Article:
This is where things become interesting and is the main point of this post: because Walter White is viewed as a harmless male, likely even by himself given the behavior he exhibits, he is a far more dangerous and unpredictable force. He harbors deep-seeded resentment, which manifests at first in spontaneous risk-taking behaviors and later with shockingly violent acts. He adopts a notorious street name, Heisenberg. That name, as he’s well aware, comes from Werner Heisenberg, the German physicist who was brilliant and made key breakthroughs in quantum mechanics at a young age, a legacy which has been overshadowed in part by his work for the Nazi government in unsuccessfully developing an atomic bomb. There’s controversy over whether Heisenberg purposely sabotaged the project or was just inept, but the fact Walter White would choose such an individual for his criminal persona is interesting on multiple levels. It shows how he’s knowingly playing with fire and liking the excitement it generates.
We see a degree of this violent shift in Walter just in the first episode’s cold open. After crashing the motor home, he hears sirens in the distance and assumes it’s the authorities coming to “get him.” Walt goes inside and retrieves a handgun, then he puts on his shirt, records a final message to his family, then stands square in the middle of the dirt road with the gun pointed ahead and his finger on the trigger, showing intent to go down in a hail of gunfire. The man was fully prepared to die in a shootout with police, instead of immediately surrendering and hoping for the best from the justice system.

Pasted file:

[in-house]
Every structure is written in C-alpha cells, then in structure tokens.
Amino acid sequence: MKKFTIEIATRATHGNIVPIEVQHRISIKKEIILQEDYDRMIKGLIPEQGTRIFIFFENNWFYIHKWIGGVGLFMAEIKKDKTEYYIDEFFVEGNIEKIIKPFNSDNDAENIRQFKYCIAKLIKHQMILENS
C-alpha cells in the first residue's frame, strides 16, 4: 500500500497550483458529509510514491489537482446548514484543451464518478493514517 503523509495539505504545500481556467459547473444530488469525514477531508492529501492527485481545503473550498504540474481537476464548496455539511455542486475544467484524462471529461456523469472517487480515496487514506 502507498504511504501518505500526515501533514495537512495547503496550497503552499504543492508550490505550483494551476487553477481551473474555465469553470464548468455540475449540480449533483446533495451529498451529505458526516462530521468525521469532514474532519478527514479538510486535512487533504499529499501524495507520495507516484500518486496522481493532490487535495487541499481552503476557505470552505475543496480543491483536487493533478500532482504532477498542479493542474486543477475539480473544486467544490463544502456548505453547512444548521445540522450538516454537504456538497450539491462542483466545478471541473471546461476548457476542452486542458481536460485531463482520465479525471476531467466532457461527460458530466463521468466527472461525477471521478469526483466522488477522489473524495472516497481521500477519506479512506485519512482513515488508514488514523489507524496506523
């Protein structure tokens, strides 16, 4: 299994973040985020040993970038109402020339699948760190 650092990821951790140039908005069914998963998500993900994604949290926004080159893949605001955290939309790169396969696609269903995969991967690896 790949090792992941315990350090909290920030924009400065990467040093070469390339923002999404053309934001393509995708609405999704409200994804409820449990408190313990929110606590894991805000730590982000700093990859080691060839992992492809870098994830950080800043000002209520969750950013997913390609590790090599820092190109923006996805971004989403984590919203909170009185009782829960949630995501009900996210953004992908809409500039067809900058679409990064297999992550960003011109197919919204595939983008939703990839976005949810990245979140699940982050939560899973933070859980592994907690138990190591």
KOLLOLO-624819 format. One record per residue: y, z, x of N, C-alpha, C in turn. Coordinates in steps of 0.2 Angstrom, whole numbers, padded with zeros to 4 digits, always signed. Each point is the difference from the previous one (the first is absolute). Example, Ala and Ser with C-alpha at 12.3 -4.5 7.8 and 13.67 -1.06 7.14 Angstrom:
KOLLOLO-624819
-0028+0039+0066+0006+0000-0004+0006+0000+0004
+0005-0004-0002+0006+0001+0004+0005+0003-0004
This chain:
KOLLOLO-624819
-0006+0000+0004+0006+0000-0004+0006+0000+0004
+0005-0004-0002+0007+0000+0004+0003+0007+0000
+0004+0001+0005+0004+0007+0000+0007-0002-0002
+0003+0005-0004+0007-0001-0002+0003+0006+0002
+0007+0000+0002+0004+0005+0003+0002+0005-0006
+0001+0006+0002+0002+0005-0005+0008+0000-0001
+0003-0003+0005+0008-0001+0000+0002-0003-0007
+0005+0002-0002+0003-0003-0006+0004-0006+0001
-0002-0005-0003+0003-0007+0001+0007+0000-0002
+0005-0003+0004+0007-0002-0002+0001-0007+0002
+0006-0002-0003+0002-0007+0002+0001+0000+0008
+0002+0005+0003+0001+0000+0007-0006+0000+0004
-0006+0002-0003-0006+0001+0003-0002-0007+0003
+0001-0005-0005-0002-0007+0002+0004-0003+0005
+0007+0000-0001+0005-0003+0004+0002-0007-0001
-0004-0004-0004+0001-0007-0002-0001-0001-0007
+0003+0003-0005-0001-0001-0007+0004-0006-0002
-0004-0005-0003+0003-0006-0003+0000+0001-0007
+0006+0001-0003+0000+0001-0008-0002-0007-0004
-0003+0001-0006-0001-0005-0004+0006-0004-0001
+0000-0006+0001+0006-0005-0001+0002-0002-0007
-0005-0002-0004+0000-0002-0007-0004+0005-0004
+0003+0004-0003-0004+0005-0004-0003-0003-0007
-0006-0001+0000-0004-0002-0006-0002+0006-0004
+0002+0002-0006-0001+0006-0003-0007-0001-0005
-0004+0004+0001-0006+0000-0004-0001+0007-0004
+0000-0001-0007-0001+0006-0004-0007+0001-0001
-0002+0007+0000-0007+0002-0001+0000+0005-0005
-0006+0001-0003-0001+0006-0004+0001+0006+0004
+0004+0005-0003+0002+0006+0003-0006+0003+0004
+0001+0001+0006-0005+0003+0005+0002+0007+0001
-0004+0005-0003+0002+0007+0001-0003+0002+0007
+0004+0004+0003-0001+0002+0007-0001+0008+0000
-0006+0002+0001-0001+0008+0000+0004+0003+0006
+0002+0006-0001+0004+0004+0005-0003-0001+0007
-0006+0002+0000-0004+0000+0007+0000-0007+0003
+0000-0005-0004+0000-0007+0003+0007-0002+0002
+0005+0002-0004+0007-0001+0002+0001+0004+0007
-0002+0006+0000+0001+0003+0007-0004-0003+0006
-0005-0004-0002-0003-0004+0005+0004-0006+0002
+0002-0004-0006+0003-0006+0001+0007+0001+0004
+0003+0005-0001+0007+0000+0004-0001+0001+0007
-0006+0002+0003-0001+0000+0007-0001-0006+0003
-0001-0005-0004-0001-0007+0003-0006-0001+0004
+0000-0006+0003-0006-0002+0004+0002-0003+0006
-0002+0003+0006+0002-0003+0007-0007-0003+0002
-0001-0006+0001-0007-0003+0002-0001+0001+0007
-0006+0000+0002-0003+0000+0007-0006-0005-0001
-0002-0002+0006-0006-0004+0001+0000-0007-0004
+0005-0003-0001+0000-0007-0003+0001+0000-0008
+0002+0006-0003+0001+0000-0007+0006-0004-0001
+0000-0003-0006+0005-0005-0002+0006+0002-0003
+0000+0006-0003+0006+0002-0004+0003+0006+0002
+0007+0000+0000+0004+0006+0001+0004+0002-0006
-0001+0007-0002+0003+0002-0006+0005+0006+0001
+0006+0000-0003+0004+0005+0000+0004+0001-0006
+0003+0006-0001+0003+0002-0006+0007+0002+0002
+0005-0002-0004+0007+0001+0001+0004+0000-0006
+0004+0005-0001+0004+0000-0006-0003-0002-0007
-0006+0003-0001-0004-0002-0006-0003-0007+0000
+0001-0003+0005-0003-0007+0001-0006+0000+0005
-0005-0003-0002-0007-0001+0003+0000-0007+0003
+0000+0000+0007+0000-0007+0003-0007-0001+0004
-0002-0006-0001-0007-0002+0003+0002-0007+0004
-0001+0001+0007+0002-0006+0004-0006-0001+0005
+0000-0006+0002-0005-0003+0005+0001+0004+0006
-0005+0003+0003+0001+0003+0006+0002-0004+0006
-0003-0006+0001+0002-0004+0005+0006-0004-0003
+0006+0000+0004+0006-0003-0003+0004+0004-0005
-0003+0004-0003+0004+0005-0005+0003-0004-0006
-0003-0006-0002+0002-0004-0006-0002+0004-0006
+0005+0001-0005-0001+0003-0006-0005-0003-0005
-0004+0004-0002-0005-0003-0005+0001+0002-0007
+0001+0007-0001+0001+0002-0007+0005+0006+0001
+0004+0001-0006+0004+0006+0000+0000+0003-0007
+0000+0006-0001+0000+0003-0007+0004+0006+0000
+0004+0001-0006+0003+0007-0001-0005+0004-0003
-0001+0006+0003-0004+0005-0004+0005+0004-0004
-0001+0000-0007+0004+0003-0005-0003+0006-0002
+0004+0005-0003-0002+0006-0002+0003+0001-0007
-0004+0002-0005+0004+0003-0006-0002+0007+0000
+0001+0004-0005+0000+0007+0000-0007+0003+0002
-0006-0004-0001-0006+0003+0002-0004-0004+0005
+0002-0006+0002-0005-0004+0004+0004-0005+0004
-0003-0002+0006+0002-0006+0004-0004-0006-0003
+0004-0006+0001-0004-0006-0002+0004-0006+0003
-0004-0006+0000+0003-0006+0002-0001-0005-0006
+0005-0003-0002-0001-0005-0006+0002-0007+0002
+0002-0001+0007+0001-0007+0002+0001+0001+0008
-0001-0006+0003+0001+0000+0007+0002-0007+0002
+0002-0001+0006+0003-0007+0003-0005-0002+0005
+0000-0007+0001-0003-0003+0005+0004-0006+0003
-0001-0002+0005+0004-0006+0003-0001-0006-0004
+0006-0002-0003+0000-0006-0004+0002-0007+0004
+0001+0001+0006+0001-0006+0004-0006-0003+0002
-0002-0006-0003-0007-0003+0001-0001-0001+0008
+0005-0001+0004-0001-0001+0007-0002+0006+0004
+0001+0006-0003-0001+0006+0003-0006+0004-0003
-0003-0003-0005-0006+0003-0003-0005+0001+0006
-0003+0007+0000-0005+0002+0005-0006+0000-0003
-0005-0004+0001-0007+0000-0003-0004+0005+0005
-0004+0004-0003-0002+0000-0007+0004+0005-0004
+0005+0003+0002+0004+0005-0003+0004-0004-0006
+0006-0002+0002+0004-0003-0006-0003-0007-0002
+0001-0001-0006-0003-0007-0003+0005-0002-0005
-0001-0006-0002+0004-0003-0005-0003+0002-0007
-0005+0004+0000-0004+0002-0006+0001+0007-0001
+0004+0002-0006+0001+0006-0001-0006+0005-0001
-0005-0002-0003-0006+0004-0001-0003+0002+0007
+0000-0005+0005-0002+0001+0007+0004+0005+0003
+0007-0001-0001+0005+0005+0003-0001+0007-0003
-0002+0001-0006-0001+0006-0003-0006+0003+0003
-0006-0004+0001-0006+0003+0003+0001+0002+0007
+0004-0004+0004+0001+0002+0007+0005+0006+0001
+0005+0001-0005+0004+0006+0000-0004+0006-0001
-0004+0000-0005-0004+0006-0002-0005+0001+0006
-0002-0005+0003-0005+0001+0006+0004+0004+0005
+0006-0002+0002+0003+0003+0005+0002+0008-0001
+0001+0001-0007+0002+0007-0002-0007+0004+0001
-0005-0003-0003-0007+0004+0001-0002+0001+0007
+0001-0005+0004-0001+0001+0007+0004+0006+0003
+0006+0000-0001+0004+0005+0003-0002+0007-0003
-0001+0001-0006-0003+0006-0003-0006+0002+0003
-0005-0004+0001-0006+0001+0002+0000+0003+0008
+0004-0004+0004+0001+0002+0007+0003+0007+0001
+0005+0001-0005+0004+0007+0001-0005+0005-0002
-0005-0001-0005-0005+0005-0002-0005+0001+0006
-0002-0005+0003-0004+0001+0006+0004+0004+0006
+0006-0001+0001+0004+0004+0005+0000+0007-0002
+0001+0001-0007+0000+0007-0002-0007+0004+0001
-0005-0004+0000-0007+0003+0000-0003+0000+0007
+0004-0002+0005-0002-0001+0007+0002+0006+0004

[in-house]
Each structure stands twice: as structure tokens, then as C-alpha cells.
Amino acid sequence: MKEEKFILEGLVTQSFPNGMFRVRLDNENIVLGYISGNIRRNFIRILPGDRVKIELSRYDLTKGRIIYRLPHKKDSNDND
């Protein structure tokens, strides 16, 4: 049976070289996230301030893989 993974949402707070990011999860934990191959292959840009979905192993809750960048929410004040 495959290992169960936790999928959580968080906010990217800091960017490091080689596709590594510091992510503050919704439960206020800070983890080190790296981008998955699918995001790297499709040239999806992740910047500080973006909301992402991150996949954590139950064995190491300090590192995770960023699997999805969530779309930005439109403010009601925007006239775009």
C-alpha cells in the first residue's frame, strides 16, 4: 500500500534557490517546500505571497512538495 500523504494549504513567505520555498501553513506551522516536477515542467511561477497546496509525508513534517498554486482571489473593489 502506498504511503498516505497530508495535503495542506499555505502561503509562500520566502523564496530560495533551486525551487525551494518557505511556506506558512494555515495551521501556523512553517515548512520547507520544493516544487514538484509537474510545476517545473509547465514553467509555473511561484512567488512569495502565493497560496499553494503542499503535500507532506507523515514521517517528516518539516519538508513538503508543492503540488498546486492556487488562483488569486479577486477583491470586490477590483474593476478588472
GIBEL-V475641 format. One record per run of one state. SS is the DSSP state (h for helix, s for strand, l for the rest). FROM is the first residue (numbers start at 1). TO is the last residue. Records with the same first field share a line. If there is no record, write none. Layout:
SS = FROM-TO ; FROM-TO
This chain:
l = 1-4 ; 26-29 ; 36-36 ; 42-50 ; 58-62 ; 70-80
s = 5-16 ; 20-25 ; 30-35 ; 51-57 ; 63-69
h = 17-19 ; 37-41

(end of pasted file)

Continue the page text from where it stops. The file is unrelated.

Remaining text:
Some people say Jesse Pinkman is the “moral voice” of Breaking Bad, a point which I think is off but I don’t want to dig into that now. However, if you look closely at even him, Jesse provides an interesting counterpoint to Walter when it comes to being “harmless.” Known as Captain Cook, he projects quite the image of bravado and danger. He drives a Monte Carlo lowrider, a symbol of aggression and counter culture for him (to be clear, I’m not trashing lowriders, but the way Jesse uses his is to anger his parents and other people he views as adhering to the “system”). He acts erratically aggressive, but in reality is relatively harmless, so the aggression he projects is a defensive mechanism. That is until Walter pushes him down the path of true violence. Jesse goes so far as to shoot Gale Boetticher in cold blood. It was a strategic, calculating move which required Jesse to become more like Heisenberg and it has a severe effect on him. So you see, the supposedly harmless male drags others down with him, even triggering those who were already on a downward path to sink to new lows.
This is the danger of cultivating so-perceived harmlessness in boys and men. It’s a dangerous avenue that can easily backfire in horrendous ways. If you watch Breaking Bad with this in mind, as well as many other tragic stories, this approach also sheds considerable light on characters and their motivations.